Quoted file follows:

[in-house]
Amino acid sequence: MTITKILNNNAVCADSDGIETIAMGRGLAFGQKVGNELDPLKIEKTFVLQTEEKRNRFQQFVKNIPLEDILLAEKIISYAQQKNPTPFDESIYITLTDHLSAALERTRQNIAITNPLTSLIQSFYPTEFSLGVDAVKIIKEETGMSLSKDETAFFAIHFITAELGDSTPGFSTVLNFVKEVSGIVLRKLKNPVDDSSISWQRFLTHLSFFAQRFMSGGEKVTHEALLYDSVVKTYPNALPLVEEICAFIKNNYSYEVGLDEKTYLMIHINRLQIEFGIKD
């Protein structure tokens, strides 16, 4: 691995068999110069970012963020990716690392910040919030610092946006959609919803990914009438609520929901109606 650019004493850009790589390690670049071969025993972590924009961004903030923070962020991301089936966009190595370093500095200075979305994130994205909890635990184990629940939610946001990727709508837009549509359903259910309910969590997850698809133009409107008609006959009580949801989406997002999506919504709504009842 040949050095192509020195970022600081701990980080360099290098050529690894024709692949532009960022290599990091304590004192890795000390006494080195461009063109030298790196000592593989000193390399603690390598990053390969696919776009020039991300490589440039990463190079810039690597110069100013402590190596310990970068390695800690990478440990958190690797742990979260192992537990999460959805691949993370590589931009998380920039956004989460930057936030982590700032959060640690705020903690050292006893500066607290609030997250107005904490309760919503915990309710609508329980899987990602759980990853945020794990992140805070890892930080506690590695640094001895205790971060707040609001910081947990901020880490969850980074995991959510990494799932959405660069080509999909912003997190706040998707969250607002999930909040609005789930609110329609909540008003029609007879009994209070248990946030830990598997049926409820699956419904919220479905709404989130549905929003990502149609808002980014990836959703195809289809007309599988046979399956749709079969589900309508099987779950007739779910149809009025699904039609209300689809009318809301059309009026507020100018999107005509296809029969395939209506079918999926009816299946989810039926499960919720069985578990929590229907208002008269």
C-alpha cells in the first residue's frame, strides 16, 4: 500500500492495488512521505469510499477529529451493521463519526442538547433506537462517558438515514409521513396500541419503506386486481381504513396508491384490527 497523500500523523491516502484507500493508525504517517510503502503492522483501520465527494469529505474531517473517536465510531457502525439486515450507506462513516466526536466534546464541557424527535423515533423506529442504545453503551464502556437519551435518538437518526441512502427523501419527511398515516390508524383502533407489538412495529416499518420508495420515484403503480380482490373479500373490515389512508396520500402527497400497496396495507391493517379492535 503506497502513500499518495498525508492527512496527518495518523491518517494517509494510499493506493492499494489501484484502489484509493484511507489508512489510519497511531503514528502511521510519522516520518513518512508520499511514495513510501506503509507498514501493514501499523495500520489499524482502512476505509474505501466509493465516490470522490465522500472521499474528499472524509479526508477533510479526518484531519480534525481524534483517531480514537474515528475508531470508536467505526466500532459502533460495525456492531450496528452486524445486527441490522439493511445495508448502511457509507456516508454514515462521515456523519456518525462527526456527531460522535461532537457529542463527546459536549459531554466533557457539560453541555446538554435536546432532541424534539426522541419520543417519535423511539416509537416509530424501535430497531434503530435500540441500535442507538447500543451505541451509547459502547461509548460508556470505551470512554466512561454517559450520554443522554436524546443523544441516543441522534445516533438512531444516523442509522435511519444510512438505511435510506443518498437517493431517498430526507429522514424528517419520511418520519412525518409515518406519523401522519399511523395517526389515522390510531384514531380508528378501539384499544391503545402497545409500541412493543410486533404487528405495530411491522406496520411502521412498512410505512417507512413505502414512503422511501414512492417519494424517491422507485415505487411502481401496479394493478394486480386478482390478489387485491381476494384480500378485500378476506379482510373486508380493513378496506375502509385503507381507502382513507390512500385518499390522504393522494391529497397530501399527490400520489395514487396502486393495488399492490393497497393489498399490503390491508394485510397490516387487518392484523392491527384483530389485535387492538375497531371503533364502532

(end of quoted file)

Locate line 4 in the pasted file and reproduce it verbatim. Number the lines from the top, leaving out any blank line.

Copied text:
C-alpha cells in the first residue's frame, strides 16, 4: 500500500492495488512521505469510499477529529451493521463519526442538547433506537462517558438515514409521513396500541419503506386486481381504513396508491384490527 497523500500523523491516502484507500493508525504517517510503502503492522483501520465527494469529505474531517473517536465510531457502525439486515450507506462513516466526536466534546464541557424527535423515533423506529442504545453503551464502556437519551435518538437518526441512502427523501419527511398515516390508524383502533407489538412495529416499518420508495420515484403503480380482490373479500373490515389512508396520500402527497400497496396495507391493517379492535 503506497502513500499518495498525508492527512496527518495518523491518517494517509494510499493506493492499494489501484484502489484509493484511507489508512489510519497511531503514528502511521510519522516520518513518512508520499511514495513510501506503509507498514501493514501499523495500520489499524482502512476505509474505501466509493465516490470522490465522500472521499474528499472524509479526508477533510479526518484531519480534525481524534483517531480514537474515528475508531470508536467505526466500532459502533460495525456492531450496528452486524445486527441490522439493511445495508448502511457509507456516508454514515462521515456523519456518525462527526456527531460522535461532537457529542463527546459536549459531554466533557457539560453541555446538554435536546432532541424534539426522541419520543417519535423511539416509537416509530424501535430497531434503530435500540441500535442507538447500543451505541451509547459502547461509548460508556470505551470512554466512561454517559450520554443522554436524546443523544441516543441522534445516533438512531444516523442509522435511519444510512438505511435510506443518498437517493431517498430526507429522514424528517419520511418520519412525518409515518406519523401522519399511523395517526389515522390510531384514531380508528378501539384499544391503545402497545409500541412493543410486533404487528405495530411491522406496520411502521412498512410505512417507512413505502414512503422511501414512492417519494424517491422507485415505487411502481401496479394493478394486480386478482390478489387485491381476494384480500378485500378476506379482510373486508380493513378496506375502509385503507381507502382513507390512500385518499390522504393522494391529497397530501399527490400520489395514487396502486393495488399492490393497497393489498399490503390491508394485510397490516387487518392484523392491527384483530389485535387492538375497531371503533364502532